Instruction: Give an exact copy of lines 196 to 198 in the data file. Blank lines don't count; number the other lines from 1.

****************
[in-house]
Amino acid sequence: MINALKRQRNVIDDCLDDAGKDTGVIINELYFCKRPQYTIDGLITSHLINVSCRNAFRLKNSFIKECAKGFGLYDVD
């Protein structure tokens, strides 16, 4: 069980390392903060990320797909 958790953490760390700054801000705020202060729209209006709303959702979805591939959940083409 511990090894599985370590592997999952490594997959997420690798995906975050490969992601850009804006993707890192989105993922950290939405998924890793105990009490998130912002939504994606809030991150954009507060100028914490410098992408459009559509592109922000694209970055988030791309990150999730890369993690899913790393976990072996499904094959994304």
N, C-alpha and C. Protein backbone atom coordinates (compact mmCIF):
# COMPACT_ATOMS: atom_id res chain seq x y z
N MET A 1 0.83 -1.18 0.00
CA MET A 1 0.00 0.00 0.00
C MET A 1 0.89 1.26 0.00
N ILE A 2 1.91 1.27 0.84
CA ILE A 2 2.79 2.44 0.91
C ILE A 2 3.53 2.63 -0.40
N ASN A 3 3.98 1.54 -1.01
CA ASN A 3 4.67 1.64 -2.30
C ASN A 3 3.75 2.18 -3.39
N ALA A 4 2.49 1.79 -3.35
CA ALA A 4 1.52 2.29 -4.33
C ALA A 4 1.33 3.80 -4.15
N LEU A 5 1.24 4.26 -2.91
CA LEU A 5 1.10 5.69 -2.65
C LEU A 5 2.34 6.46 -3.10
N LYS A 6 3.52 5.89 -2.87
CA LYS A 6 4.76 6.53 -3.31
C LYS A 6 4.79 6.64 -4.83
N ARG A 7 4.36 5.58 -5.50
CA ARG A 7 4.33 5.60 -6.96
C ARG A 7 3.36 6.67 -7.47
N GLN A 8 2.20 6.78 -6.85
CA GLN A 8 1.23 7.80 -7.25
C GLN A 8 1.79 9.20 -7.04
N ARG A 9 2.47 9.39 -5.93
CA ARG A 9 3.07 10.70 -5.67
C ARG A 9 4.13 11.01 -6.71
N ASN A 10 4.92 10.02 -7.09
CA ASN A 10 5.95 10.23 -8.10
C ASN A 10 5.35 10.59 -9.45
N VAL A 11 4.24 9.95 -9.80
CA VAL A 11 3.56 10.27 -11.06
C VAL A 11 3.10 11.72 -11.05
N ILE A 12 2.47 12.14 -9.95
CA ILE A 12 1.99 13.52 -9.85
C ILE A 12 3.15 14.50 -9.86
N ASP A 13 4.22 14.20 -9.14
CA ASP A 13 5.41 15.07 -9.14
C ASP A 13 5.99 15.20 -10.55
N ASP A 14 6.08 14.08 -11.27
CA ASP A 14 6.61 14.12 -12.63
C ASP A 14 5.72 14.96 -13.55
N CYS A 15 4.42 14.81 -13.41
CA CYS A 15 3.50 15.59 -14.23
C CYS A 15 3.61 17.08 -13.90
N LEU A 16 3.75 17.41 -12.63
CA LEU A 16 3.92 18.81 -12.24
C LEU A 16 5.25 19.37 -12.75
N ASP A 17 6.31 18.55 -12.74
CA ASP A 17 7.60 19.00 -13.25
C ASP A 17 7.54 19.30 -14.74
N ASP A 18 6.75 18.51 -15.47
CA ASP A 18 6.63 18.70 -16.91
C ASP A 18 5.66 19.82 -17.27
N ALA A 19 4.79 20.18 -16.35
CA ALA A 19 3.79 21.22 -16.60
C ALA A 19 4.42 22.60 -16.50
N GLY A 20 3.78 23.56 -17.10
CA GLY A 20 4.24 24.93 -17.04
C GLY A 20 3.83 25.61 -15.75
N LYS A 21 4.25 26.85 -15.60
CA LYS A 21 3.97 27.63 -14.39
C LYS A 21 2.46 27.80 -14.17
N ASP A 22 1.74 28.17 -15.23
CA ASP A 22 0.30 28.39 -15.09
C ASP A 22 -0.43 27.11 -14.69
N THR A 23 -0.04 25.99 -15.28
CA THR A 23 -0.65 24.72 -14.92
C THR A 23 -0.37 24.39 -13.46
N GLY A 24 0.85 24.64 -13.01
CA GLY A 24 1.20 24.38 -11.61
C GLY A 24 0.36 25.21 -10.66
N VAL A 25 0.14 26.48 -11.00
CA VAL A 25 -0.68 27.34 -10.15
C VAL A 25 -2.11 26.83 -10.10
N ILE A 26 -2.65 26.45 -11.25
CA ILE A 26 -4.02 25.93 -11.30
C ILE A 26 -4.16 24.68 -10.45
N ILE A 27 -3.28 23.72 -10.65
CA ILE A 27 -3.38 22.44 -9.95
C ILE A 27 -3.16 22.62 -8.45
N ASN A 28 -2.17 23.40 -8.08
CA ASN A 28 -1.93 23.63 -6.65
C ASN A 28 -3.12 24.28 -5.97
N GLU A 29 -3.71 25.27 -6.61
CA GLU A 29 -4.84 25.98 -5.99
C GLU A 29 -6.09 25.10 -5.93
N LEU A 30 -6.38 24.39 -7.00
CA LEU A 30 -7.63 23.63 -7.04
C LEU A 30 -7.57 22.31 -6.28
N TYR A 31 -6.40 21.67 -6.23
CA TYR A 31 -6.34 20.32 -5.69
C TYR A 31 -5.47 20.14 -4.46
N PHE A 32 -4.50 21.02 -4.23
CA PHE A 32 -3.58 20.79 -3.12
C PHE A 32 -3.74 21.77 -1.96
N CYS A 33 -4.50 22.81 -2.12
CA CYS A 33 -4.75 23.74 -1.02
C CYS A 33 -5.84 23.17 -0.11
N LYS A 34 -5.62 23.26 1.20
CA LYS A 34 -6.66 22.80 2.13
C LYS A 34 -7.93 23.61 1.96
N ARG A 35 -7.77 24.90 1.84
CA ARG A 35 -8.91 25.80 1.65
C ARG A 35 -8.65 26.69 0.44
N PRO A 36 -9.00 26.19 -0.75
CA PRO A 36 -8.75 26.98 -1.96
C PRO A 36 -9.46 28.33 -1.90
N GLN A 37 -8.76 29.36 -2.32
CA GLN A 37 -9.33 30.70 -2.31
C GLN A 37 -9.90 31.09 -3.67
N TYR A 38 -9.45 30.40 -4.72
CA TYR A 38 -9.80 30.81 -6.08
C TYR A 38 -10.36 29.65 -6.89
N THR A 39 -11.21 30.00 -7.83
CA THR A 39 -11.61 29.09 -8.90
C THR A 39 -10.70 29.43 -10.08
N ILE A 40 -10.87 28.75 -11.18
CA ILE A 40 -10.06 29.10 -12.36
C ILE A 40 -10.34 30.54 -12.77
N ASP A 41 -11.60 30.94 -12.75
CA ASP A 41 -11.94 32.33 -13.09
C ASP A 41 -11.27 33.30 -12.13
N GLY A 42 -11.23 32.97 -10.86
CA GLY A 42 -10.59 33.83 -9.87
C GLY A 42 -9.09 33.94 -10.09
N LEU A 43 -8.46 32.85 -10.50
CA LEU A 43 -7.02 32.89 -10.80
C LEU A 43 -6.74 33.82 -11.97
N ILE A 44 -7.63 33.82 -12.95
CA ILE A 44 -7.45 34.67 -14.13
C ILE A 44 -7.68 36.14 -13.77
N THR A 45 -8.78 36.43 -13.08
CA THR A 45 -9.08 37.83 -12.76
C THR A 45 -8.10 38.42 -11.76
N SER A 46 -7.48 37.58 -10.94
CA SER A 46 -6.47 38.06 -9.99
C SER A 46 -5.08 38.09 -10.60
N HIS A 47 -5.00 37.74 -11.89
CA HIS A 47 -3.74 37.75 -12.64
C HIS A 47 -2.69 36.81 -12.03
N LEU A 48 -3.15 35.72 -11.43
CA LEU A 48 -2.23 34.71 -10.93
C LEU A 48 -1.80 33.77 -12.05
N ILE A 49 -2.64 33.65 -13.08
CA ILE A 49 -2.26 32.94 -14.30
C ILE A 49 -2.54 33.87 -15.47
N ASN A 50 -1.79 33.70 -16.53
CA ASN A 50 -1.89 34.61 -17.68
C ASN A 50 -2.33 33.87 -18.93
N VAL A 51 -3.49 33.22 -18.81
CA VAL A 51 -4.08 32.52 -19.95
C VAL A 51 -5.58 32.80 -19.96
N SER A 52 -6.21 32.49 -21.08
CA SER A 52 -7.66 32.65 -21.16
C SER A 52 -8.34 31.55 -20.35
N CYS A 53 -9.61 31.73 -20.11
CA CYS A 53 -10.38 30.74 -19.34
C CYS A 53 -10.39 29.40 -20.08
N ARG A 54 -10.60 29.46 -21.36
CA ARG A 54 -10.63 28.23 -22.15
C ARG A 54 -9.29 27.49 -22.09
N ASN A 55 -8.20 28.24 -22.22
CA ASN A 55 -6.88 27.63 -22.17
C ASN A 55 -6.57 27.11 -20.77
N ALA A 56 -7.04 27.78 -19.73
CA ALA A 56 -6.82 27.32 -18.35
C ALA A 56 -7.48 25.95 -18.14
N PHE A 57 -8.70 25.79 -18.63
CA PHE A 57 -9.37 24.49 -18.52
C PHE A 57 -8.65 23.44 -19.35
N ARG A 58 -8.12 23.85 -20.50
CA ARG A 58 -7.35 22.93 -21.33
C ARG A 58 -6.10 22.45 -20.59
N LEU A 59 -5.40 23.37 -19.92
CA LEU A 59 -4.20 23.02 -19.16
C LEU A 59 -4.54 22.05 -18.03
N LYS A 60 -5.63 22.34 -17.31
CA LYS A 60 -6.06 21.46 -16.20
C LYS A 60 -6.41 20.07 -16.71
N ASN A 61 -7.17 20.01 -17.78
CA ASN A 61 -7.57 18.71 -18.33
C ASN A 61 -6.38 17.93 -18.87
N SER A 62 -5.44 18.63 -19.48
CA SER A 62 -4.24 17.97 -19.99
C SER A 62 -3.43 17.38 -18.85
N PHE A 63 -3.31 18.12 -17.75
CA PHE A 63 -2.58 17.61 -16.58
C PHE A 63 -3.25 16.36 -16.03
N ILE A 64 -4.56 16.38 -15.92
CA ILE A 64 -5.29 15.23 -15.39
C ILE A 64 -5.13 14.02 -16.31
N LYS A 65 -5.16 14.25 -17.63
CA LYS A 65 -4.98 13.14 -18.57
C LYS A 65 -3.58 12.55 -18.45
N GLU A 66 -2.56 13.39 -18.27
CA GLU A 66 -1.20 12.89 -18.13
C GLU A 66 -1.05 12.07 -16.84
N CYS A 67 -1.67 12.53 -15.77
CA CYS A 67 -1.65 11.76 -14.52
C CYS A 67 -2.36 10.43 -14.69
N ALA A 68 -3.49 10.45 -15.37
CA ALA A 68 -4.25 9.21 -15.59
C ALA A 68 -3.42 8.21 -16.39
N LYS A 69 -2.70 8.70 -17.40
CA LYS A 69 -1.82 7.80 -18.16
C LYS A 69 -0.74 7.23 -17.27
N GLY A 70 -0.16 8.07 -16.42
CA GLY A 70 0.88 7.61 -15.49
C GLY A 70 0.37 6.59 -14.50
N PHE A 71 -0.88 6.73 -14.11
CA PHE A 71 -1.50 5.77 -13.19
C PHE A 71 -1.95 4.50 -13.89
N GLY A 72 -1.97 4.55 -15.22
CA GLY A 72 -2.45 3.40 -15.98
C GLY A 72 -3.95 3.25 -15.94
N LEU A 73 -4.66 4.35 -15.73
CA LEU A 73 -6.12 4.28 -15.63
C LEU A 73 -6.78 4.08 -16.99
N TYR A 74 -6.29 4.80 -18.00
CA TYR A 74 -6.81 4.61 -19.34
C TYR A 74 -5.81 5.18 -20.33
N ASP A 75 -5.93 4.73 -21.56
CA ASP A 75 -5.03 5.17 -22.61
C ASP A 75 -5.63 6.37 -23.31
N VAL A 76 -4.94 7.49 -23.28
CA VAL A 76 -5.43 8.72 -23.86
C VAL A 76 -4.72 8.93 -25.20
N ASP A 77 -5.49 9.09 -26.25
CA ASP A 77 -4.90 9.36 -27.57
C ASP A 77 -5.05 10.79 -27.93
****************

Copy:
CA ILE A 64 -5.29 15.23 -15.39
C ILE A 64 -5.13 14.02 -16.31
N LYS A 65 -5.16 14.25 -17.63